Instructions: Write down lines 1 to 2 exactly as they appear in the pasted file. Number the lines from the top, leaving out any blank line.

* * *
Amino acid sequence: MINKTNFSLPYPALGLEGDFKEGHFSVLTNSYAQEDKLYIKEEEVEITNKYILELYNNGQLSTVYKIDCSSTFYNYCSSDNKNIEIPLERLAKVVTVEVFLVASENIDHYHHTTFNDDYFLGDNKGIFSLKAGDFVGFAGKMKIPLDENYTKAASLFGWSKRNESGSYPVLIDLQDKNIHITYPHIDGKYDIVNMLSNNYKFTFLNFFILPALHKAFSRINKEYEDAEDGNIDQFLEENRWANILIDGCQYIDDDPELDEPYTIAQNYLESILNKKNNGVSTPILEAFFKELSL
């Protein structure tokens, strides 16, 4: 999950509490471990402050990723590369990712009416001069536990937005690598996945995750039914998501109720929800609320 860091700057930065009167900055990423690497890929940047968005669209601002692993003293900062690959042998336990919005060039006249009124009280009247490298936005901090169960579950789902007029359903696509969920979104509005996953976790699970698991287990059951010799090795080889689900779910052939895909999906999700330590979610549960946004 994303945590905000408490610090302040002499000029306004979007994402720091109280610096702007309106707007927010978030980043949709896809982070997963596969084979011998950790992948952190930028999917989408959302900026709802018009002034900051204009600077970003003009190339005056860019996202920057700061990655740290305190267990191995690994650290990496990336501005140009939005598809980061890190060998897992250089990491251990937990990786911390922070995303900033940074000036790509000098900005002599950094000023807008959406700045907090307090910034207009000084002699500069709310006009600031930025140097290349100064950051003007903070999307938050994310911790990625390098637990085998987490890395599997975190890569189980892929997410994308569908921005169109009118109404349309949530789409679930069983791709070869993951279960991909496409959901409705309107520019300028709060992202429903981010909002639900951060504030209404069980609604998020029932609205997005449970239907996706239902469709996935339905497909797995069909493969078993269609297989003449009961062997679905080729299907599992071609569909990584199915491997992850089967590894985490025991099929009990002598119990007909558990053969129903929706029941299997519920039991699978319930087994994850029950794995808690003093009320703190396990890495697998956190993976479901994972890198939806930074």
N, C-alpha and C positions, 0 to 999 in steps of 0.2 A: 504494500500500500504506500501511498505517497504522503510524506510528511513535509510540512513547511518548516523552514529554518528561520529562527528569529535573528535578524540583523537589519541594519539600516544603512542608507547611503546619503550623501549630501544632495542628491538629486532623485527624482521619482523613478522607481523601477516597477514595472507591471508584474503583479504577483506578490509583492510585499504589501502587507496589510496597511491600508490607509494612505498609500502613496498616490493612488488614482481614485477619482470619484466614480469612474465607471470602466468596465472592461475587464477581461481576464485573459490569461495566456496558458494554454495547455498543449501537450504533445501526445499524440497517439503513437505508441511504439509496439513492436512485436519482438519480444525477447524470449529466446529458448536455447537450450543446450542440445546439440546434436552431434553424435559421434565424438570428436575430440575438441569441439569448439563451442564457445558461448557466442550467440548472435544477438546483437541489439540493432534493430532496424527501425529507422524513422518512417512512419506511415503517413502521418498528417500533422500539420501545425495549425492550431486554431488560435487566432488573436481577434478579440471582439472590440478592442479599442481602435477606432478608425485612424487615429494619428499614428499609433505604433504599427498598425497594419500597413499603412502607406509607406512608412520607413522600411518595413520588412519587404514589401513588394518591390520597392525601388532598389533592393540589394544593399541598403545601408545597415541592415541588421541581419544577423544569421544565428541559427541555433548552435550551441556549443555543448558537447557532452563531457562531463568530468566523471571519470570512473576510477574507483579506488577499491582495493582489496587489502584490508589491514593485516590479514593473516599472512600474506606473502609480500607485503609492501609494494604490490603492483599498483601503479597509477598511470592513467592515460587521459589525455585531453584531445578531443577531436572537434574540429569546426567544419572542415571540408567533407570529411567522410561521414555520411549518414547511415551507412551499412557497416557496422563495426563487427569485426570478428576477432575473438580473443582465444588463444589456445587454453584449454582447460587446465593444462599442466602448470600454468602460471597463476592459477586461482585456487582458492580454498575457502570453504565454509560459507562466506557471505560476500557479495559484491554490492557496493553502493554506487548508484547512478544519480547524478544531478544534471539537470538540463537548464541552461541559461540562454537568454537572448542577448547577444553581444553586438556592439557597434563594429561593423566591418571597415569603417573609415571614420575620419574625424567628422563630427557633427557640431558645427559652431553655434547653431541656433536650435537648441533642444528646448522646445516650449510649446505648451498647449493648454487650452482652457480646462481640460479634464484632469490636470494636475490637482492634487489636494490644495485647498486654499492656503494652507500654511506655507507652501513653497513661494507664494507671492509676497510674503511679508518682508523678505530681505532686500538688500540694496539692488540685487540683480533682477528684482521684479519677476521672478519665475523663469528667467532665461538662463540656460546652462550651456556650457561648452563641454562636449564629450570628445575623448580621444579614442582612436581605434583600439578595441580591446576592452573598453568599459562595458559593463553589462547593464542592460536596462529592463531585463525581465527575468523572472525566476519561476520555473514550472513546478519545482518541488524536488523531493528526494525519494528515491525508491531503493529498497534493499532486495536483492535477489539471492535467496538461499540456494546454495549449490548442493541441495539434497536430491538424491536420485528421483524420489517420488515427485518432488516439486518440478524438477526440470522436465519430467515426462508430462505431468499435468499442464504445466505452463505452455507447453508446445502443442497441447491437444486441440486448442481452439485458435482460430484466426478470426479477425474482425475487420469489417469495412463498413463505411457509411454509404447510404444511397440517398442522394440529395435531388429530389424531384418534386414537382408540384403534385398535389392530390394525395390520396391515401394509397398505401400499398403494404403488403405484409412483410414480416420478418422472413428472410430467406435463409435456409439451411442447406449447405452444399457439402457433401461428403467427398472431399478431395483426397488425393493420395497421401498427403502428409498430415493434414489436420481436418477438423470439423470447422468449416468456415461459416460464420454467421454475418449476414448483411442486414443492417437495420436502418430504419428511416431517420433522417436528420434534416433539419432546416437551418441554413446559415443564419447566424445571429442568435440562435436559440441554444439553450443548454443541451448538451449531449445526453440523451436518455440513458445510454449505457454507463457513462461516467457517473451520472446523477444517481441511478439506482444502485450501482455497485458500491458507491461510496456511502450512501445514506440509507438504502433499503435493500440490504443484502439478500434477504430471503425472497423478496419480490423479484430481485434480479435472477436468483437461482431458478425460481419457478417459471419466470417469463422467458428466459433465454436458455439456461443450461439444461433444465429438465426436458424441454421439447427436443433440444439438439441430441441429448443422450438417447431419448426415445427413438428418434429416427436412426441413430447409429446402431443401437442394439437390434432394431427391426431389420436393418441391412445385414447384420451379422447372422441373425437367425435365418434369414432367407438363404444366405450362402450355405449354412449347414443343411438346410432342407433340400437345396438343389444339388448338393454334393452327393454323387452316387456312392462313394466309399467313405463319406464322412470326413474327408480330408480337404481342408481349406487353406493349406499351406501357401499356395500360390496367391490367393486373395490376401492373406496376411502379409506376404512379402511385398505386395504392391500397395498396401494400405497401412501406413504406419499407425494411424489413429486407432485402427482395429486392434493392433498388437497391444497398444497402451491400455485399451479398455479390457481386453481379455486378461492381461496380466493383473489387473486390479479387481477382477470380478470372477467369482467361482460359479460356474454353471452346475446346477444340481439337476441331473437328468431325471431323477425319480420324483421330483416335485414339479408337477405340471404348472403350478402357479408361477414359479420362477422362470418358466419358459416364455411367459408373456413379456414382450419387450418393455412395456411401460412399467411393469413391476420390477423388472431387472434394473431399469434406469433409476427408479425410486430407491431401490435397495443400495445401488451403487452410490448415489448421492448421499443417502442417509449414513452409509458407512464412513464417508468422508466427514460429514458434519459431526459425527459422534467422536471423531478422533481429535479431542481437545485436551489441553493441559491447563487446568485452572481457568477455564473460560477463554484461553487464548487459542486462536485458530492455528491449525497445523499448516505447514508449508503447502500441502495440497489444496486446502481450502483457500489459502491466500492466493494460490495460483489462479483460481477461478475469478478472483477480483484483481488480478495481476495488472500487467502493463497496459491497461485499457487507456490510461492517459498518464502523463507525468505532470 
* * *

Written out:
Amino acid sequence: MINKTNFSLPYPALGLEGDFKEGHFSVLTNSYAQEDKLYIKEEEVEITNKYILELYNNGQLSTVYKIDCSSTFYNYCSSDNKNIEIPLERLAKVVTVEVFLVASENIDHYHHTTFNDDYFLGDNKGIFSLKAGDFVGFAGKMKIPLDENYTKAASLFGWSKRNESGSYPVLIDLQDKNIHITYPHIDGKYDIVNMLSNNYKFTFLNFFILPALHKAFSRINKEYEDAEDGNIDQFLEENRWANILIDGCQYIDDDPELDEPYTIAQNYLESILNKKNNGVSTPILEAFFKELSL
């Protein structure tokens, strides 16, 4: 999950509490471990402050990723590369990712009416001069536990937005690598996945995750039914998501109720929800609320 860091700057930065009167900055990423690497890929940047968005669209601002692993003293900062690959042998336990919005060039006249009124009280009247490298936005901090169960579950789902007029359903696509969920979104509005996953976790699970698991287990059951010799090795080889689900779910052939895909999906999700330590979610549960946004 994303945590905000408490610090302040002499000029306004979007994402720091109280610096702007309106707007927010978030980043949709896809982070997963596969084979011998950790992948952190930028999917989408959302900026709802018009002034900051204009600077970003003009190339005056860019996202920057700061990655740290305190267990191995690994650290990496990336501005140009939005598809980061890190060998897992250089990491251990937990990786911390922070995303900033940074000036790509000098900005002599950094000023807008959406700045907090307090910034207009000084002699500069709310006009600031930025140097290349100064950051003007903070999307938050994310911790990625390098637990085998987490890395599997975190890569189980892929997410994308569908921005169109009118109404349309949530789409679930069983791709070869993951279960991909496409959901409705309107520019300028709060992202429903981010909002639900951060504030209404069980609604998020029932609205997005449970239907996706239902469709996935339905497909797995069909493969078993269609297989003449009961062997679905080729299907599992071609569909990584199915491997992850089967590894985490025991099929009990002598119990007909558990053969129903929706029941299997519920039991699978319930087994994850029950794995808690003093009320703190396990890495697998956190993976479901994972890198939806930074």